Disruption of microbial communities within human hosts has been associated with infection, obesity, cognitive decline, cancer risk and frailty, suggesting that microbiome-targeted therapies may be an option for improving healthspan and lifespan. The objectives of this study were to determine the feasibility of delivering fecal microbiota transplants (FMTs) to marmosets via oral gavage and to evaluate if alteration of the gut microbiome post-FMT could be achieved. This was a prospective study of marmosets housed at the Barshop Institute for Longevity and Aging Studies in San Antonio, Texas. Eligible animals included healthy young adult males (age 2–5 years) with no recent medication use. Stool from two donors was combined and administered in 0.5 ml doses to five young recipients once weekly for 3 weeks. Safety outcomes and alterations in the gut microbiome composition via 16S ribosomal RNA sequencing were compared at baseline and monthly up to 6 months post-FMT. Overall, significant differences in the percent relative abundance was seen in FMT recipients at the phylum and family levels from baseline to 1 month and baseline to 6 months post-FMT. In permutational multivariate analysis of variance analyses, treatment status (donor vs. recipient) (p =.056) and time course (p =.019) predicted β diversity (p =.056). The FMT recipients did not experience any negative health outcomes over the course of the treatment. FMT via oral gavage was safe to administer to young adult marmosets. The marmoset microbiome may be altered by FMT; however, progressive changes in the microbiome are strongly driven by the host and its baseline microbiome composition.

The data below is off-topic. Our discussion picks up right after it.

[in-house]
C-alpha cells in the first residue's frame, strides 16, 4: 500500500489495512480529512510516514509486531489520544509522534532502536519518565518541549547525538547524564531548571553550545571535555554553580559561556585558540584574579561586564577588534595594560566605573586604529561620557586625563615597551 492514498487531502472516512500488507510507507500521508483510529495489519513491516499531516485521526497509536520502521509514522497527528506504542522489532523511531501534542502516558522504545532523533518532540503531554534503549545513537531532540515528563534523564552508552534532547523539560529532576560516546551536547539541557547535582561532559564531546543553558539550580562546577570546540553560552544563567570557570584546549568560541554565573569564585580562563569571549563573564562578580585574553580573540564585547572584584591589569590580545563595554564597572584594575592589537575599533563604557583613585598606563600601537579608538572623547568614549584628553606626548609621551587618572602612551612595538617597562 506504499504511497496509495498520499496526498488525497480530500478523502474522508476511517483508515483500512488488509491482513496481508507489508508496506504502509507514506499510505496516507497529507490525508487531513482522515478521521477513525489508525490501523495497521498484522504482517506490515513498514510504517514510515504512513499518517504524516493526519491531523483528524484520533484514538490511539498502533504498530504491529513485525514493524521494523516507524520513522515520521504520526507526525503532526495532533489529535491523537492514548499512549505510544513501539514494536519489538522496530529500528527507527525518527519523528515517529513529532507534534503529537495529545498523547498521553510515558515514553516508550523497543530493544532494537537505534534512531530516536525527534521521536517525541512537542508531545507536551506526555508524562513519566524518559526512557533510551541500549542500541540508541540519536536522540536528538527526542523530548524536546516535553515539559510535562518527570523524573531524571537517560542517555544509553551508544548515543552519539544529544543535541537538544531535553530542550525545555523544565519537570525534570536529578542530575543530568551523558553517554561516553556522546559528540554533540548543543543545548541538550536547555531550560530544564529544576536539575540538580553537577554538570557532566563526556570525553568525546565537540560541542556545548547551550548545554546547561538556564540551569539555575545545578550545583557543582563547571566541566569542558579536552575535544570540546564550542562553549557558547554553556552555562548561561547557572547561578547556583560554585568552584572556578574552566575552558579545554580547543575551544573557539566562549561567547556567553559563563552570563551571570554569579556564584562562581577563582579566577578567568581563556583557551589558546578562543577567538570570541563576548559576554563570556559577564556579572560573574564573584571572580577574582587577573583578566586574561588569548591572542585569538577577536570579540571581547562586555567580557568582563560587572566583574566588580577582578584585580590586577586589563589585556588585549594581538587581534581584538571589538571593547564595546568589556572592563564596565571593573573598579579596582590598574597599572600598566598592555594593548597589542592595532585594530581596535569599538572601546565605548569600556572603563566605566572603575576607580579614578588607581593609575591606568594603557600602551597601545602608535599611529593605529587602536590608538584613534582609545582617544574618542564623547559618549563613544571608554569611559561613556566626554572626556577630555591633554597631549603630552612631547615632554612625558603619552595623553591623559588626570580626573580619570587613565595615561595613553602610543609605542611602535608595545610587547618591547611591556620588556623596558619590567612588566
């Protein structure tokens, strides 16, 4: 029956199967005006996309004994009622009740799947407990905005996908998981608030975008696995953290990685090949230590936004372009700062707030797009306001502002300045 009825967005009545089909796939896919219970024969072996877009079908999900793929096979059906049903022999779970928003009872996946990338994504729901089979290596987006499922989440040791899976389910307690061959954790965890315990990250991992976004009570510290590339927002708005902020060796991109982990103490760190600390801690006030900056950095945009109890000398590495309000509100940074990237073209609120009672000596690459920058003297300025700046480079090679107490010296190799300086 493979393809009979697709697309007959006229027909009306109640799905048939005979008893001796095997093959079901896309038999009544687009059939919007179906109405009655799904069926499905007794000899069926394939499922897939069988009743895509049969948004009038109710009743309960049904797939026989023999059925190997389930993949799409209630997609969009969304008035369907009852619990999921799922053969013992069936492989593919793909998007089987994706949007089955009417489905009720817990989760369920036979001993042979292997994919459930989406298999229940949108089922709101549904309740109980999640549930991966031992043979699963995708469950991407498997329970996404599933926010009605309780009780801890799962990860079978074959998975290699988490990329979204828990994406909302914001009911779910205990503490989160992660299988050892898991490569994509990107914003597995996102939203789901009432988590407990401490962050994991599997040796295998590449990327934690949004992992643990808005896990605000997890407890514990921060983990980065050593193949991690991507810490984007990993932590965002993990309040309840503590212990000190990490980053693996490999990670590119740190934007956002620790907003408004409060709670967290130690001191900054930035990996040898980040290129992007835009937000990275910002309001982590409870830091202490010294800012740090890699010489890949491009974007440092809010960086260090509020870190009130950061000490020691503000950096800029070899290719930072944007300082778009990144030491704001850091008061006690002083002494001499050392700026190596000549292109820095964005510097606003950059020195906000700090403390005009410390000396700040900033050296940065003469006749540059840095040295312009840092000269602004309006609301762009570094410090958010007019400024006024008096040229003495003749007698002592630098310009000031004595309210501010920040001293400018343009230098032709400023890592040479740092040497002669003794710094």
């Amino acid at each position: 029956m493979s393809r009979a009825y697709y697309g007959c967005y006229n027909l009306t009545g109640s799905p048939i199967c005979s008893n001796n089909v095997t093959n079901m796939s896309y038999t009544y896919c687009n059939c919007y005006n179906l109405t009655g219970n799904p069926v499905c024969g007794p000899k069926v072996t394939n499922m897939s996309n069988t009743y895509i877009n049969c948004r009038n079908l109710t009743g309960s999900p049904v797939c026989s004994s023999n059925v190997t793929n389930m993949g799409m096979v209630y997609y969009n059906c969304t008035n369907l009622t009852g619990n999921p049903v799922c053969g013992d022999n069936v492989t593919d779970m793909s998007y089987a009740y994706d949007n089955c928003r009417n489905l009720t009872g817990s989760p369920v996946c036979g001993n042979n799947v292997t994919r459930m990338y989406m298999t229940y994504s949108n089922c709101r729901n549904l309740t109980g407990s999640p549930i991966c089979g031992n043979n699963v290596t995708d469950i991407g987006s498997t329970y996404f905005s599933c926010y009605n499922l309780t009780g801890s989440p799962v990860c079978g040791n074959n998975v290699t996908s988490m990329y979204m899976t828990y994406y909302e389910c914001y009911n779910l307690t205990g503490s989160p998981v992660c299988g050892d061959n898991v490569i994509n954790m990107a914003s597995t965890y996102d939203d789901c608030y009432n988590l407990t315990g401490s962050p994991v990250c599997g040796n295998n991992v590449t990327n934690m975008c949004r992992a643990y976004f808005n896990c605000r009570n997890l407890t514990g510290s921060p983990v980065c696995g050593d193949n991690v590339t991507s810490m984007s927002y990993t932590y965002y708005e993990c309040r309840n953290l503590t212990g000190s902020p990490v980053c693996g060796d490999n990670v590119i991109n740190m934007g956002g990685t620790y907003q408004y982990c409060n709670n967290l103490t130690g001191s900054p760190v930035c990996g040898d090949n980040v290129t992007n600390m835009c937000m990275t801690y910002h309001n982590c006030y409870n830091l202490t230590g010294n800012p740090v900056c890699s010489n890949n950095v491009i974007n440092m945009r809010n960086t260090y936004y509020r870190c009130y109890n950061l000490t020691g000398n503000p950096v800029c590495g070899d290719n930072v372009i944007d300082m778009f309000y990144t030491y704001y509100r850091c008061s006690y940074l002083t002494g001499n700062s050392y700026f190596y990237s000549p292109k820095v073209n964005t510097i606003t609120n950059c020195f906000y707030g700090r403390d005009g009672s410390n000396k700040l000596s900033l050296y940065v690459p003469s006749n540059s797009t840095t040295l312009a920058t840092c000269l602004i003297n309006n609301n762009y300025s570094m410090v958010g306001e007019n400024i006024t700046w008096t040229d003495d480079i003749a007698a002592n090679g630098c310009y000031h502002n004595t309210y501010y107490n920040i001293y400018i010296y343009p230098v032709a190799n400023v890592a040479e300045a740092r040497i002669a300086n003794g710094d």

- fecal microbiota transplantation
- gut microbiota
ASJC Scopus subject areas
- Ecology, Evolution, Behavior and Systematics
- Animal Science and Zoology